The shift toward a less technical user base has been accelerating over the past five or six years, as evidenced by the exponentially growing number of functional NIRS publications. At the same time, the biennial meeting of the Society for Functional Near-Infrared Spectroscopy, which will convene this month for the fourth time, has grown in attendance from its inaugural meeting in 2010 from approximately 150 to a worldwide audience approaching 350 researchers/attendees in 2016.
Amid this shift, two interrelated areas of development have come center stage. First, developers can incorporate LEDs and low-power lasers as light sources for the NIRS systems. This incorporation of lower-cost components helps drive down overall costs.
At the same time, developers are advancing ease of use and portability. Some systems already incorporate wireless technology, enabling greater movement for participants, including seniors walking and talking in studies of balance and memory, and children in school or at play in studies of ADHD. These are examples of applications where researchers want to be able to take measurements without essentially immobilizing the subjects. Another recent advancement is hyperscanning, which allows multiple subjects to interact while data about their experience is acquired. This is important for research in the study of social communication and in the study of autism, where the timely activation or differences in brain response may be significant.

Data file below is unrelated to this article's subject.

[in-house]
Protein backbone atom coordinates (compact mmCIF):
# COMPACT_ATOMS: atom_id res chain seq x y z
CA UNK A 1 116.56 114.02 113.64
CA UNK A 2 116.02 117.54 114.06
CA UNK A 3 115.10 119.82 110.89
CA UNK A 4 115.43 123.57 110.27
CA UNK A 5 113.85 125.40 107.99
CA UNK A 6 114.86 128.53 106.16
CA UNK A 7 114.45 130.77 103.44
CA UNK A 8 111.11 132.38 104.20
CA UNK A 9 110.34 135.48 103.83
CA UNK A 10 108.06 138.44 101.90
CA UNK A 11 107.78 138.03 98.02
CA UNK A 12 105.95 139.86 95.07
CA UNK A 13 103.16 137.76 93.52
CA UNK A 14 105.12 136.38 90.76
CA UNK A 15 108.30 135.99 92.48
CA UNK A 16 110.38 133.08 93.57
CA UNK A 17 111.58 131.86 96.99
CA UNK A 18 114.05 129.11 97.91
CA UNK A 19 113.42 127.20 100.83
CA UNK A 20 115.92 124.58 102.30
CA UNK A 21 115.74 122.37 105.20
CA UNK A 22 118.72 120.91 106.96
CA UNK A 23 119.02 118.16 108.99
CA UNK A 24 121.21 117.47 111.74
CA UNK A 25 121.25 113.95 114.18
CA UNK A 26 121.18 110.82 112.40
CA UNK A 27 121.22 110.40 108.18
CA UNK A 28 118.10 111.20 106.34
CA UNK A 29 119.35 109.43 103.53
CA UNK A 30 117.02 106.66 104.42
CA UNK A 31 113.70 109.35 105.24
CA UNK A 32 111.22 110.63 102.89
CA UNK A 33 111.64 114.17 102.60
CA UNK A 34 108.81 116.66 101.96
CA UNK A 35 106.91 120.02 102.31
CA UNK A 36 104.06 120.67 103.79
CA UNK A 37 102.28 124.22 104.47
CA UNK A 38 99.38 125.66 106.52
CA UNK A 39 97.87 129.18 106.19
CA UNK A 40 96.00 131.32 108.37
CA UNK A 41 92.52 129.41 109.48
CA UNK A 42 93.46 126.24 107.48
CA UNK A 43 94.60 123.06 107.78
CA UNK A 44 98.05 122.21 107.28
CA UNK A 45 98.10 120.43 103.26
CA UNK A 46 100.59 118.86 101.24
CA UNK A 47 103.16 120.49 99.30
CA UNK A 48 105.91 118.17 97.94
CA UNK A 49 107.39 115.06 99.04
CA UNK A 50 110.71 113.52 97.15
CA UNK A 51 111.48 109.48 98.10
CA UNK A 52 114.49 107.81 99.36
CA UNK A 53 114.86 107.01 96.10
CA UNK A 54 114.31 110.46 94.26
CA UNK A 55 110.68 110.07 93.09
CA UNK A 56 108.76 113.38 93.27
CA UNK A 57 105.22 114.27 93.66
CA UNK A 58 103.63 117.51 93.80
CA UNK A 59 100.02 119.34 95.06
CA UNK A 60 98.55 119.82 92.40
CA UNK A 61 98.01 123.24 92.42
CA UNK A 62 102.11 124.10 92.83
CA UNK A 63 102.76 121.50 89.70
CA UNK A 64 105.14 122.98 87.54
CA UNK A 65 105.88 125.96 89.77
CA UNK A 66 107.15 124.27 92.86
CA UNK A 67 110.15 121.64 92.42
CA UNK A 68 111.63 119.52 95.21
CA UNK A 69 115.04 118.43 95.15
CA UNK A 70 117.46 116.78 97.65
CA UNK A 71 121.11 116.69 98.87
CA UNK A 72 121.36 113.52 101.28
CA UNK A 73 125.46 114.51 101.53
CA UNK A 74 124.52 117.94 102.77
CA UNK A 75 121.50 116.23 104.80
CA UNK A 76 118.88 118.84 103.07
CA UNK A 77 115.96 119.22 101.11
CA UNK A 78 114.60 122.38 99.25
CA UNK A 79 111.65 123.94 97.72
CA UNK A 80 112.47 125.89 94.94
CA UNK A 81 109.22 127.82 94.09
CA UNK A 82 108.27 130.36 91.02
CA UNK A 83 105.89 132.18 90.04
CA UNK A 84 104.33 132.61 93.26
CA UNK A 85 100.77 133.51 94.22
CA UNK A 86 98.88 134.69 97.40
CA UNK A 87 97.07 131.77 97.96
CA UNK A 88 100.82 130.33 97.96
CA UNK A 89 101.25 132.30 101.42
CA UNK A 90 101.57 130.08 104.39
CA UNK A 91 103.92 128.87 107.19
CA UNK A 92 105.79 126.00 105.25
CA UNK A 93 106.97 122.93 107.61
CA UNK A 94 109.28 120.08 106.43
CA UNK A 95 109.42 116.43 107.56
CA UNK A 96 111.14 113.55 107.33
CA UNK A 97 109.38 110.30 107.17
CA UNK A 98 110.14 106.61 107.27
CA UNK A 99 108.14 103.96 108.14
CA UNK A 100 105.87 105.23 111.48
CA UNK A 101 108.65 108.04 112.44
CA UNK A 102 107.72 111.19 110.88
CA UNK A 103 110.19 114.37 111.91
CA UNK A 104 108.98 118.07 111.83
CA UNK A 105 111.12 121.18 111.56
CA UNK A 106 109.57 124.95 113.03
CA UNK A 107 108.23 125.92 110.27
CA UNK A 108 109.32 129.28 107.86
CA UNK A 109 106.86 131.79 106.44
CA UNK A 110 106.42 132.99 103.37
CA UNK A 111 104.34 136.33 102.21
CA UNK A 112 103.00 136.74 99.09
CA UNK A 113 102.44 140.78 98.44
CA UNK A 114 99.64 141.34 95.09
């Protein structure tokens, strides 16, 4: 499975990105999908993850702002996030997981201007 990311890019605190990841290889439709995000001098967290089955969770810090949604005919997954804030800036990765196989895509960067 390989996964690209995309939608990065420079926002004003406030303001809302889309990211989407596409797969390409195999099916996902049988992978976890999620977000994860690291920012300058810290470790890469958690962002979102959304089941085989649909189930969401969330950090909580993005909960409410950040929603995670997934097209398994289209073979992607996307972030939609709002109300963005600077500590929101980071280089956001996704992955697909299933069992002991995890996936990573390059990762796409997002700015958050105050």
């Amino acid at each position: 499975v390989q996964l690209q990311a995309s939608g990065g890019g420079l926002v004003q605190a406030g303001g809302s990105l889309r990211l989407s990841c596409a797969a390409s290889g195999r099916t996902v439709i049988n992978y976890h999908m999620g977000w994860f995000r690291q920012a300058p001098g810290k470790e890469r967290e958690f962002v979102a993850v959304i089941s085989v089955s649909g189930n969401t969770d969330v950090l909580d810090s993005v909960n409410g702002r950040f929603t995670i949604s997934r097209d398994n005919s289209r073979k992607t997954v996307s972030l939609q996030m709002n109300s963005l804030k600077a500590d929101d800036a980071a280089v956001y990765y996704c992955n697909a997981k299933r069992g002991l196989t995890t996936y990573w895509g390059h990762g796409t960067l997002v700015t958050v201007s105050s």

Figure 4. NIRS has been used to study concussions. Courtesy of TechEn.
Developers are advancing many of these applications by making a wireless headband-based system using LEDs as light sources. TechEn’s prototype of this system is in beta testing and will be released next month. Software is being developed to move the field closer to a fully turnkey system for an ever-growing user base and a range of fascinating new medical applications.
The future for functional NIRS continues to be very promising, because ongoing innovations are advancing our understanding of cognitive issues and deficits. As a result, breakthrough applications are being introduced that help all age groups in diverse areas such as understanding learning styles in children, evaluating concussion in youth (Figure 4), monitoring epilepsy, and analyzing issues of balance and delaying memory loss in seniors. With the advent of lower-cost and more portable NIRS devices, unique opportunities will continue to emerge. From daily fitness trackers to continuous medical brain monitors, NIRS technology in everyday devices will matter, and will be transformative for years to come.
Meet the author
Arthur DiMartino is president of TechEn Inc. in Milford, Mass.; email: email@example.com.